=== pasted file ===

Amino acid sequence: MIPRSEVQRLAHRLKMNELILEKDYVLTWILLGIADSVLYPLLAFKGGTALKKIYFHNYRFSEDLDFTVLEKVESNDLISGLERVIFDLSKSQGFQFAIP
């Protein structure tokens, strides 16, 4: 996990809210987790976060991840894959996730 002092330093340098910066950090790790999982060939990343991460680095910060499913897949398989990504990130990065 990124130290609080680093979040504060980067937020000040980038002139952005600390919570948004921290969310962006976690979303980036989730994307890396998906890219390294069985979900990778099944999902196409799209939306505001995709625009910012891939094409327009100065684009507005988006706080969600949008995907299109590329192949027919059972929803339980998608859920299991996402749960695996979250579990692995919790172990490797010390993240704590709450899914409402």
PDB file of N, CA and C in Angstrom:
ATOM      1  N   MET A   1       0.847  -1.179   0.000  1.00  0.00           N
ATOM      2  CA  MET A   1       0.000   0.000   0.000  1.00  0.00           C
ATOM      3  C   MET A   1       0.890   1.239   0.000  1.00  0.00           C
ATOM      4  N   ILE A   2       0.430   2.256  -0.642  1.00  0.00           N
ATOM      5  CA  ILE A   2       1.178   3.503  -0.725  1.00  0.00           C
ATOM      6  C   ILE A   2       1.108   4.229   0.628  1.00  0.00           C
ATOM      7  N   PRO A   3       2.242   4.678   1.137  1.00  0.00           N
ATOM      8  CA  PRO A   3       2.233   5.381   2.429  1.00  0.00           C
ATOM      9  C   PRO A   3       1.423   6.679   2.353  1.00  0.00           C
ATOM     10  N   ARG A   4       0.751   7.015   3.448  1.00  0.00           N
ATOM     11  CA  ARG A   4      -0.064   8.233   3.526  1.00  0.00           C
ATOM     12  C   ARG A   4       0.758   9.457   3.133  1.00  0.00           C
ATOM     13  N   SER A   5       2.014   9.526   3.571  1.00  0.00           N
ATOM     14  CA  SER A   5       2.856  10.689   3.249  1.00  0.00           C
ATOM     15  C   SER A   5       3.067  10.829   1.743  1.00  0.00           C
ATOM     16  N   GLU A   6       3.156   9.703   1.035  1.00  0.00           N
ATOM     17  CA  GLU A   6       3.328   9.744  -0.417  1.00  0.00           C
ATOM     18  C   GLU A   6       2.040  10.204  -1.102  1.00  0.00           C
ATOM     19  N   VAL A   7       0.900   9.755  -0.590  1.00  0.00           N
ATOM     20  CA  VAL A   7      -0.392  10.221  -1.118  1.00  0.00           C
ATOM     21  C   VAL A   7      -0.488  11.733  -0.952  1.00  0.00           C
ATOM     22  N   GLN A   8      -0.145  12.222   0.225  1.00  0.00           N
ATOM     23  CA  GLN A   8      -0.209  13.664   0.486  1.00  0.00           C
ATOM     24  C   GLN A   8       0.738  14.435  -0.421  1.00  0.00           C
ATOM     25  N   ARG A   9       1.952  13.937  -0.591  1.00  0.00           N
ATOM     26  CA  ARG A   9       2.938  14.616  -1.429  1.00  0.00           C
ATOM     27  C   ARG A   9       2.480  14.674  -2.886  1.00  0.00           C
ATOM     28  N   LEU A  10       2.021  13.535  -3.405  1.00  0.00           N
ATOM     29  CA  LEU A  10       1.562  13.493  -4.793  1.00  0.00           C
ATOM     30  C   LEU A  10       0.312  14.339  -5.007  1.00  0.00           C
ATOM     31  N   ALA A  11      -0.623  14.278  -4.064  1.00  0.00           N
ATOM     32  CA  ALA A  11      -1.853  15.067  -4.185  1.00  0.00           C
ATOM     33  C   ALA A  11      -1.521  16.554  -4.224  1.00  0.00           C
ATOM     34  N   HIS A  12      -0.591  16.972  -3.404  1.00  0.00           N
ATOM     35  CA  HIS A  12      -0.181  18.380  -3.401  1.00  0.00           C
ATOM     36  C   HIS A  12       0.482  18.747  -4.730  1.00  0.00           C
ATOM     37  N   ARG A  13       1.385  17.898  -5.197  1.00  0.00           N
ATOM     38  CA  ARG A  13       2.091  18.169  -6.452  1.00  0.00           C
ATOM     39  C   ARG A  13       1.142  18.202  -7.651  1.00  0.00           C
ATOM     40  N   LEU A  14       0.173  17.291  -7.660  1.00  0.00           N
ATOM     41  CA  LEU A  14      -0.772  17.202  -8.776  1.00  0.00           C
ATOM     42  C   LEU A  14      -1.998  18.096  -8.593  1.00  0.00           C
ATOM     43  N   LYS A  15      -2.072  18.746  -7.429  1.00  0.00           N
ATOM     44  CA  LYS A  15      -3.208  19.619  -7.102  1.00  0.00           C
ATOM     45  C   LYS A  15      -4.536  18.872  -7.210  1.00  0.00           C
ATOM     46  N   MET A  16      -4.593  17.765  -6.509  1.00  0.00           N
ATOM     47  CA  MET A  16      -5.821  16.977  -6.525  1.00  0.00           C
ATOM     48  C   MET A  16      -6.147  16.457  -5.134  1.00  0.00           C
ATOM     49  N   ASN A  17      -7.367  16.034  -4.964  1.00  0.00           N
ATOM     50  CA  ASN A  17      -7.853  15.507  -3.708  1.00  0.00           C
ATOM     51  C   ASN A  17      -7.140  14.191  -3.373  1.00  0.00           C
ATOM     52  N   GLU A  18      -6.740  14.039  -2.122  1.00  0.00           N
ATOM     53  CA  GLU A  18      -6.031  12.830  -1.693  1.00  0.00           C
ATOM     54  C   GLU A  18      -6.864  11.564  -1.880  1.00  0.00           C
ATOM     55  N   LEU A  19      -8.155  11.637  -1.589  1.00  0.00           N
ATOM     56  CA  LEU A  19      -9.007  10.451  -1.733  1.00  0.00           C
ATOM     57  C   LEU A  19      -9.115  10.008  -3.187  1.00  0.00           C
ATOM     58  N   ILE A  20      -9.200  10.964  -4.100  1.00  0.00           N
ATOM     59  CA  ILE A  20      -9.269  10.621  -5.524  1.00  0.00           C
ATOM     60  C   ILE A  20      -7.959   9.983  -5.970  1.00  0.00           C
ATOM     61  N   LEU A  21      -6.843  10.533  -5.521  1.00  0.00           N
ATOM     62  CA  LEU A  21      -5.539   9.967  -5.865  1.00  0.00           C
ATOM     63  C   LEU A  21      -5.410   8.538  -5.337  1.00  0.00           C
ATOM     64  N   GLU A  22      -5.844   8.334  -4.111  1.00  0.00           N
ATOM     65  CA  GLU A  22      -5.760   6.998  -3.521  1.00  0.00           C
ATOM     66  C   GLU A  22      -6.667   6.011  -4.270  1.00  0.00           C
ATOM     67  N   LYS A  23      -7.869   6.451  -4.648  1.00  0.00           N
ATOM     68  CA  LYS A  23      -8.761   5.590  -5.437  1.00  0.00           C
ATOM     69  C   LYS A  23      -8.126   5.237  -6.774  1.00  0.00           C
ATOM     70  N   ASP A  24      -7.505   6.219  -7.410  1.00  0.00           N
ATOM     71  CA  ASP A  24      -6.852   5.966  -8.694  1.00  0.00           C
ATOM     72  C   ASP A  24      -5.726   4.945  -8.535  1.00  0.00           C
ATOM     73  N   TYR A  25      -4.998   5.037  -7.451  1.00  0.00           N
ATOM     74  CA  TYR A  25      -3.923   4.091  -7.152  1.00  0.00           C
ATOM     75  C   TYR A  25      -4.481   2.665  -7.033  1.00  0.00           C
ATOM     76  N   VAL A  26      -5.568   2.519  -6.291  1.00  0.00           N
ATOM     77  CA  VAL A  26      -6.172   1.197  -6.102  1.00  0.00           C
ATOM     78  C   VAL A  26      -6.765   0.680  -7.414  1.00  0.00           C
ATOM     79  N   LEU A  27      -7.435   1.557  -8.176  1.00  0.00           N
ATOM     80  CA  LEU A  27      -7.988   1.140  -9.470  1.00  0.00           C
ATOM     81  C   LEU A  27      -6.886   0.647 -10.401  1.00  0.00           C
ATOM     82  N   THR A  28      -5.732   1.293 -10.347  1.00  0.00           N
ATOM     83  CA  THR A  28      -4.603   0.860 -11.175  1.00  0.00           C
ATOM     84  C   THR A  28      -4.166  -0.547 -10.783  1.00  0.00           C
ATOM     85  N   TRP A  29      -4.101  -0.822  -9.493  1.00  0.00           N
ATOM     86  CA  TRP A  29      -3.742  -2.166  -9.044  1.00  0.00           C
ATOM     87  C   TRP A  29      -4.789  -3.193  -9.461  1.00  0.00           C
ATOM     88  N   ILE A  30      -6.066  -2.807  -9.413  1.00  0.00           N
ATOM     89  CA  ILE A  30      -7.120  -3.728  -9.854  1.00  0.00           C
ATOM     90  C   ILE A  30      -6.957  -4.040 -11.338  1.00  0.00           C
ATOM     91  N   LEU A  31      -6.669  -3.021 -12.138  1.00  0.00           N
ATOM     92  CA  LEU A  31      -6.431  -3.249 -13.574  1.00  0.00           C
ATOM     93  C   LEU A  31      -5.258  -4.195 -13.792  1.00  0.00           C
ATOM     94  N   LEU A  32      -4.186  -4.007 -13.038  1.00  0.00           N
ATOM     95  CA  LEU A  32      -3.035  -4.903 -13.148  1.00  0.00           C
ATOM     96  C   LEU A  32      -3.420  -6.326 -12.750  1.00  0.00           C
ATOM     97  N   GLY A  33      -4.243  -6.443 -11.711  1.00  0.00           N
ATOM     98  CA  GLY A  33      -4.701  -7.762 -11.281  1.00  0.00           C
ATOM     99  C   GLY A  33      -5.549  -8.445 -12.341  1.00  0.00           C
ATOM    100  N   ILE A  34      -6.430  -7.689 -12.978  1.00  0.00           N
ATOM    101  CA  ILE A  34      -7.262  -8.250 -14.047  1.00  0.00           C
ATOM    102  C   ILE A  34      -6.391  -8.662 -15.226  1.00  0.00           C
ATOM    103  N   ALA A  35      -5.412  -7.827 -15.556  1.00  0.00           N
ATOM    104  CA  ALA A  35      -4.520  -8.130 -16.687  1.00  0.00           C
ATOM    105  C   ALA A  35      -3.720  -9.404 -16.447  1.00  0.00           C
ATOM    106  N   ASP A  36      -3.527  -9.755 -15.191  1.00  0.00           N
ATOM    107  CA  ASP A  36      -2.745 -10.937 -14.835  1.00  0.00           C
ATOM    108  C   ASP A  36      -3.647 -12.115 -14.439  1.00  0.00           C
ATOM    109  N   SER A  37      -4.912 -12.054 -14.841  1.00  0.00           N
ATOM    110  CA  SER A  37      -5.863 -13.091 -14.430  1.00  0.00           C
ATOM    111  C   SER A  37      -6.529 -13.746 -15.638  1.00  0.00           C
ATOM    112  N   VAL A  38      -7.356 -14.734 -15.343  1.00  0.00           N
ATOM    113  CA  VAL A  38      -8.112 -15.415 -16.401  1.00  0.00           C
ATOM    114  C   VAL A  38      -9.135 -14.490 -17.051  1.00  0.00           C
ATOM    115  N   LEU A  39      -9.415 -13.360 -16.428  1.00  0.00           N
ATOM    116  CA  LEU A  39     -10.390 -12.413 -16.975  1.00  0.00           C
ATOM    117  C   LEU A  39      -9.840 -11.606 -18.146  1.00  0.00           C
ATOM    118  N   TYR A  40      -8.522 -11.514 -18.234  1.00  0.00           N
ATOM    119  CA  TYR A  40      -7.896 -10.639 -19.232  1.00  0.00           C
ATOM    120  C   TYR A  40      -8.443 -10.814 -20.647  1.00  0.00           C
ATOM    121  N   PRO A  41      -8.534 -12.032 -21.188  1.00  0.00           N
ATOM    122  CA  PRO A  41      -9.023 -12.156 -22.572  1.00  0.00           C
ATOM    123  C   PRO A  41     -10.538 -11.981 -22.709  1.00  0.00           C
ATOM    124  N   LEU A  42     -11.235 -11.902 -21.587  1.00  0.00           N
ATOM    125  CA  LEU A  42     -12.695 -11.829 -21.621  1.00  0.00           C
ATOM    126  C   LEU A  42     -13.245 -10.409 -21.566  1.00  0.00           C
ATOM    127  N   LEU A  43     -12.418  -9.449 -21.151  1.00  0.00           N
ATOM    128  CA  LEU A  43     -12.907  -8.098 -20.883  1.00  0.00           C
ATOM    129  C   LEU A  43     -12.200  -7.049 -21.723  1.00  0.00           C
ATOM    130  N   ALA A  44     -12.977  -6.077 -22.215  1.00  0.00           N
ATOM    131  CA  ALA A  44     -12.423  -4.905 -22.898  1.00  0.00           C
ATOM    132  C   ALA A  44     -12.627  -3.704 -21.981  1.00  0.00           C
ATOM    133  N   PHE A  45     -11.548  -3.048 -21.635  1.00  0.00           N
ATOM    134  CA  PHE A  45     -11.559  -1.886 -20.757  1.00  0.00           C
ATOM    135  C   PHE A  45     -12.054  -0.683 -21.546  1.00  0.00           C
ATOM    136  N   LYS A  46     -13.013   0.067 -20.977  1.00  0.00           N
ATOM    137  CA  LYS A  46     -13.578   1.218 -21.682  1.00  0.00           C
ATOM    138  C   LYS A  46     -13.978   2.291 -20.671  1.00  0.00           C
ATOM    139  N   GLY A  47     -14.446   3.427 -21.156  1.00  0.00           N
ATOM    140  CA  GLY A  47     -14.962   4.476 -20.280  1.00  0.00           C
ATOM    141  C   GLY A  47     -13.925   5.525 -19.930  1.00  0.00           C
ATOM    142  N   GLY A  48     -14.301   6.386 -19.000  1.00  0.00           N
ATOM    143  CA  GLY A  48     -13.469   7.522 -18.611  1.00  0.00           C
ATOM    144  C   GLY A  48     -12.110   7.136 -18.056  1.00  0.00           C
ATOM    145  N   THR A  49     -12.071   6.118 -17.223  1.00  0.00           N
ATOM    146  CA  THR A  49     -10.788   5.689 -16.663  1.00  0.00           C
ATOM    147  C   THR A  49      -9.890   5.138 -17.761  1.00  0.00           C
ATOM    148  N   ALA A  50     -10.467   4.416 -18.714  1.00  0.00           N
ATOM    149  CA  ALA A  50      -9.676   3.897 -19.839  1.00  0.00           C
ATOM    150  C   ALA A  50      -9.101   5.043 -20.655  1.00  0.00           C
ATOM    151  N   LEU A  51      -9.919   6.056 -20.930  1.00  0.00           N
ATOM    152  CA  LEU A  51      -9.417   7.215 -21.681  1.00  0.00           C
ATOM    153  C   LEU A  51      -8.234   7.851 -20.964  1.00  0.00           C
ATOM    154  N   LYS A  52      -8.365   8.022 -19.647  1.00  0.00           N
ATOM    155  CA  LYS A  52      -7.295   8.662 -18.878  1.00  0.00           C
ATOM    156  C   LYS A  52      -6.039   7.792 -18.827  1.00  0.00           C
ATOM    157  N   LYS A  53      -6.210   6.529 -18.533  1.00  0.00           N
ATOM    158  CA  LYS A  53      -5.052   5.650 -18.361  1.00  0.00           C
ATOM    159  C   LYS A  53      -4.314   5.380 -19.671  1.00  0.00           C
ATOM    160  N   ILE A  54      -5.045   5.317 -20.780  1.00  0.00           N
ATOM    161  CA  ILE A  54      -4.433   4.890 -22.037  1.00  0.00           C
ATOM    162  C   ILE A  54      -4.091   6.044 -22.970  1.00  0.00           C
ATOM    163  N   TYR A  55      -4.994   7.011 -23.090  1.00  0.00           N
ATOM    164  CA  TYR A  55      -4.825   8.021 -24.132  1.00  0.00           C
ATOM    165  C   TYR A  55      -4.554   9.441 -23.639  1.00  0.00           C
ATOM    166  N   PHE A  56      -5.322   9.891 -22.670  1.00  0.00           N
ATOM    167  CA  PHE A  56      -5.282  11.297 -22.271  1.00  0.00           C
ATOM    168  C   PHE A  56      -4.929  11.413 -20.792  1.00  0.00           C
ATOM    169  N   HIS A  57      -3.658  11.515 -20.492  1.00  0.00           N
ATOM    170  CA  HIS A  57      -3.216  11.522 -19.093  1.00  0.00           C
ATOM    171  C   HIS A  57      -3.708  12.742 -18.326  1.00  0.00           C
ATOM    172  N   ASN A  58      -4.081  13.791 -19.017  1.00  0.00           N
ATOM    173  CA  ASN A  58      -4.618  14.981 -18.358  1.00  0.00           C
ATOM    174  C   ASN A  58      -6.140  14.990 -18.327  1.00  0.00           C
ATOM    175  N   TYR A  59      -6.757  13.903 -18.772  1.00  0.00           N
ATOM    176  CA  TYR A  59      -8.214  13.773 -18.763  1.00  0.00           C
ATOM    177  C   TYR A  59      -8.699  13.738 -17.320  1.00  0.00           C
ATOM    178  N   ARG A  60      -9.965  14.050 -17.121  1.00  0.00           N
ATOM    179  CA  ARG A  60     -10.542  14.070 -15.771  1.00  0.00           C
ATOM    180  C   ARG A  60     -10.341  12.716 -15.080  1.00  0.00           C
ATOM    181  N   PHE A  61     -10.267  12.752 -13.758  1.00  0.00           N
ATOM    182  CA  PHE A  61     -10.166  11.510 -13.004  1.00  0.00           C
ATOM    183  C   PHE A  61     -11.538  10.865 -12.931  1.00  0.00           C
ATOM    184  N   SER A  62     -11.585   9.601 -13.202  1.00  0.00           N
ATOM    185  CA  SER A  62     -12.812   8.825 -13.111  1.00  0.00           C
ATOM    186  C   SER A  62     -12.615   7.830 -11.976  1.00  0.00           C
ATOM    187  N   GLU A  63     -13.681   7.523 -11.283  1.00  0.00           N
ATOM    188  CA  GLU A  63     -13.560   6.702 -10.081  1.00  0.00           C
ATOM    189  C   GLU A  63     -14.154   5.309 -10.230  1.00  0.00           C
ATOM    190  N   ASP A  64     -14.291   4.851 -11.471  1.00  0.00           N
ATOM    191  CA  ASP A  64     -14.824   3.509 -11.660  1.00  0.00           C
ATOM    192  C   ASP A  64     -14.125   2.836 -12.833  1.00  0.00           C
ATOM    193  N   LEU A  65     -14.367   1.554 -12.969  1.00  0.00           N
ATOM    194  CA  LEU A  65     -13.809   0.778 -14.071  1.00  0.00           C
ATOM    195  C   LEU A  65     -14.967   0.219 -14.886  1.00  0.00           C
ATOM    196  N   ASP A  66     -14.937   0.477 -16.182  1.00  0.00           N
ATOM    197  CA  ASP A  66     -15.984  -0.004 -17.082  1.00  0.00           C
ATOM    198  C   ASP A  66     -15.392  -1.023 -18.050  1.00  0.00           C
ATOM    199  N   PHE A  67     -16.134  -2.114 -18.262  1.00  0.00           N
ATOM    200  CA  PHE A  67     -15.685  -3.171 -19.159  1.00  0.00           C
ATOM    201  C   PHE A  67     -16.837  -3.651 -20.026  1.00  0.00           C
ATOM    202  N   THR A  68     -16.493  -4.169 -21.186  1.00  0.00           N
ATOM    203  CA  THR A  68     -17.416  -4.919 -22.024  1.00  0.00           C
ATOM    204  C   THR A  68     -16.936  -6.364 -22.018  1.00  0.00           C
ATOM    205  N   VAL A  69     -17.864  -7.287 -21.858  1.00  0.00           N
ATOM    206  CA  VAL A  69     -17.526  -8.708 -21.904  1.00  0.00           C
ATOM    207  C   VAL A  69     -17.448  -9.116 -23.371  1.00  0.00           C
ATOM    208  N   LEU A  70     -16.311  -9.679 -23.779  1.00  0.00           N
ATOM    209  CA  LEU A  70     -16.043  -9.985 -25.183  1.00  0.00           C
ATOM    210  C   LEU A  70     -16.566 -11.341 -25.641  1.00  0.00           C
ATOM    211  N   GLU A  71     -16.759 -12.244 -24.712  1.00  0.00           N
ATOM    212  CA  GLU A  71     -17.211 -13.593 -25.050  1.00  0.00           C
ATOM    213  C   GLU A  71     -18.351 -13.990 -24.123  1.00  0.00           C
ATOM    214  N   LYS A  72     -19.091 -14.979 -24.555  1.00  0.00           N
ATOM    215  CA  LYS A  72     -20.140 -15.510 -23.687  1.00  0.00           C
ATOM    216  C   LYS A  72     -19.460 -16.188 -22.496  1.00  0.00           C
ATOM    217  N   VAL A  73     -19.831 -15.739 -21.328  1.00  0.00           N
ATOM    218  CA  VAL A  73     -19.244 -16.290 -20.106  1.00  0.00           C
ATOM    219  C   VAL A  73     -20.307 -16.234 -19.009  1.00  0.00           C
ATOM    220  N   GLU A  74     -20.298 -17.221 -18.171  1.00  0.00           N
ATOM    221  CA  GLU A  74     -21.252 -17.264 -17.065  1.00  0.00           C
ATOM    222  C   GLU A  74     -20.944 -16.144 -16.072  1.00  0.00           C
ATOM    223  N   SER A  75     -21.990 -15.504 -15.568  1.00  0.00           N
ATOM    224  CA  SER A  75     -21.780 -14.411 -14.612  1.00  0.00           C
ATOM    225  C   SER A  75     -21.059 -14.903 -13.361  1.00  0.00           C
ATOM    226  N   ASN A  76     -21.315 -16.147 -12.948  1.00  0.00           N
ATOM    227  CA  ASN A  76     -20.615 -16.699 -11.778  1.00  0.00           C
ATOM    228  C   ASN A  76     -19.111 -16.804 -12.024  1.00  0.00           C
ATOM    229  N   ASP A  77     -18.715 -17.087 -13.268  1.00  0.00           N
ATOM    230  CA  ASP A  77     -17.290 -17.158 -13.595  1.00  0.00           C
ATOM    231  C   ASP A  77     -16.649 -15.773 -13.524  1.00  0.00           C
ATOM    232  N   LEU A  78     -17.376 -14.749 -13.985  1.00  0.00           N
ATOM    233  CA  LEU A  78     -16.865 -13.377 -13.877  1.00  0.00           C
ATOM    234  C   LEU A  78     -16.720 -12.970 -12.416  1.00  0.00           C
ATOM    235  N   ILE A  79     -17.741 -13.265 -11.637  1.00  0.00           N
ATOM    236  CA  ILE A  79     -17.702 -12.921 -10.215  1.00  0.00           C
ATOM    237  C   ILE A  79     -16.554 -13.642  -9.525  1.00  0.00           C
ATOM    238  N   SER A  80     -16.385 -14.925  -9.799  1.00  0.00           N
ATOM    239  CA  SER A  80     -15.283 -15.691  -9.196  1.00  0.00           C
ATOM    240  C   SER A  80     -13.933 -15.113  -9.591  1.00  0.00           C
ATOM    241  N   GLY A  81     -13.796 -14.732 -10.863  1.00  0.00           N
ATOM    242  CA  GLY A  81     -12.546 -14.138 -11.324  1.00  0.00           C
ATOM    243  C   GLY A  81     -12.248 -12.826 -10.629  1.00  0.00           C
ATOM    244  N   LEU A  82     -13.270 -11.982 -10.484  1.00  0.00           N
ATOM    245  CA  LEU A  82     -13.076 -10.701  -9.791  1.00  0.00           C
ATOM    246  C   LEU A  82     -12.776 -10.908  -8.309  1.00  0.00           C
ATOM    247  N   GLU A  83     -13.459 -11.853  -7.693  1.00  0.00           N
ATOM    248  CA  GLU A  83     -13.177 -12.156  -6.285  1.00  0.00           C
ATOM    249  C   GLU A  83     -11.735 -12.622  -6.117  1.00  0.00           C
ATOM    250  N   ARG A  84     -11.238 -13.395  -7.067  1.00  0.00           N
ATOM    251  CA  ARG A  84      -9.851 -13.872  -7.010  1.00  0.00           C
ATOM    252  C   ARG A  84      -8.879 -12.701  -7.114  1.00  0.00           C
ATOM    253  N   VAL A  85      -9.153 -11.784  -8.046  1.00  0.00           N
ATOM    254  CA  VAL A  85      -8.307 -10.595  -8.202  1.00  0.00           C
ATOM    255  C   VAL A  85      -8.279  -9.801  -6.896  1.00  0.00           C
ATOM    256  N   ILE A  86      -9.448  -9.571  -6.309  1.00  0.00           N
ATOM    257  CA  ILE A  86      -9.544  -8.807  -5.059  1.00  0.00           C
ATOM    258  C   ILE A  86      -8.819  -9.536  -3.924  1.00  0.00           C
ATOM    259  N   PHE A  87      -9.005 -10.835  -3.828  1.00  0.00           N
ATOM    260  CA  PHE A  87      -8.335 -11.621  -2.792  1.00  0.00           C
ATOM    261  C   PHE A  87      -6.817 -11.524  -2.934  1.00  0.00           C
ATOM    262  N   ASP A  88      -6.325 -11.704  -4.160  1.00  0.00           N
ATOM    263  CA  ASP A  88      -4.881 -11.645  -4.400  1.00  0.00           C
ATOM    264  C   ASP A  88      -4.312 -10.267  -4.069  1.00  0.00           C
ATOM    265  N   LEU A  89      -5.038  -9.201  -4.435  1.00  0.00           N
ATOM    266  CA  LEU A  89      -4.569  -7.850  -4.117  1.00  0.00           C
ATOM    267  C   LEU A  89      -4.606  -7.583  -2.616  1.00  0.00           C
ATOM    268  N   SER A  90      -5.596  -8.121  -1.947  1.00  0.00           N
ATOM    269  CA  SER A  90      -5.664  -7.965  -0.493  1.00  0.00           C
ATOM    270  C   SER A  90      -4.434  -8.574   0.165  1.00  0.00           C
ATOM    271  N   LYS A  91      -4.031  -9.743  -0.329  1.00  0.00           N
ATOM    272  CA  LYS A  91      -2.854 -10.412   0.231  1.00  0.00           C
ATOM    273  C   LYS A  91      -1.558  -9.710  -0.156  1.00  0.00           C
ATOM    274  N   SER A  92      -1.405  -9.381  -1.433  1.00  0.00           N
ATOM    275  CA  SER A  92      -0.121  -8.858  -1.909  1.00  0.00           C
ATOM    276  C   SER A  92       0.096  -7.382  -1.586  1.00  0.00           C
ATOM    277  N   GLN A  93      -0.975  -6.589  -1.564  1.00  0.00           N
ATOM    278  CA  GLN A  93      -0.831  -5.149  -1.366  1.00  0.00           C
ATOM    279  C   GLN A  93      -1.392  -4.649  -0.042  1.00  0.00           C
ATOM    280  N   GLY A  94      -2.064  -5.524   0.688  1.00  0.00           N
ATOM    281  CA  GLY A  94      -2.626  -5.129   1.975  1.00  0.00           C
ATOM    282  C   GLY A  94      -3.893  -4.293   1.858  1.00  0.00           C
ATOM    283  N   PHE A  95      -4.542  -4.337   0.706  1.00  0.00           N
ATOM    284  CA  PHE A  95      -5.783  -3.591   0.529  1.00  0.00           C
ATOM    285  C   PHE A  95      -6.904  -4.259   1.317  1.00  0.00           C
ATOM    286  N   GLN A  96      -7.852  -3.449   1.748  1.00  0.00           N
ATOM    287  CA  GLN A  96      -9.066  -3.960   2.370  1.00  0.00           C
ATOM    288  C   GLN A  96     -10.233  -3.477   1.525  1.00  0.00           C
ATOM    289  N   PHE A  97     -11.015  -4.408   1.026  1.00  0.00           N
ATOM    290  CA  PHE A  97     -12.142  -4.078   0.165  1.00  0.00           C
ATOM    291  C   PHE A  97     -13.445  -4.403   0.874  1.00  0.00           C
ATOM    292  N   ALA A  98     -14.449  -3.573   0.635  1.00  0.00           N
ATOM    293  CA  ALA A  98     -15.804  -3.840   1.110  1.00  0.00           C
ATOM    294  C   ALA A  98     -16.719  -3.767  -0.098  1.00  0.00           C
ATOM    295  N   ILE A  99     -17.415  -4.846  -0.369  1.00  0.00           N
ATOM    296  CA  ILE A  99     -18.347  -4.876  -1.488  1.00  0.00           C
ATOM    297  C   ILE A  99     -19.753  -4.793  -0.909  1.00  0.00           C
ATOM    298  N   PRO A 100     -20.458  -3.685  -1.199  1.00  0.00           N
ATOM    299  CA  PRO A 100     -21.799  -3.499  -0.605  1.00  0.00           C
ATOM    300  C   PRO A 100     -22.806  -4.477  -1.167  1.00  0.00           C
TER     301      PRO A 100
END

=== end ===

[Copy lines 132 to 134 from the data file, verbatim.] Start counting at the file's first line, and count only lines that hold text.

ATOM    129  C   LEU A  43     -12.200  -7.049 -21.723  1.00  0.00           C
ATOM    130  N   ALA A  44     -12.977  -6.077 -22.215  1.00  0.00           N
ATOM    131  CA  ALA A  44     -12.423  -4.905 -22.898  1.00  0.00           C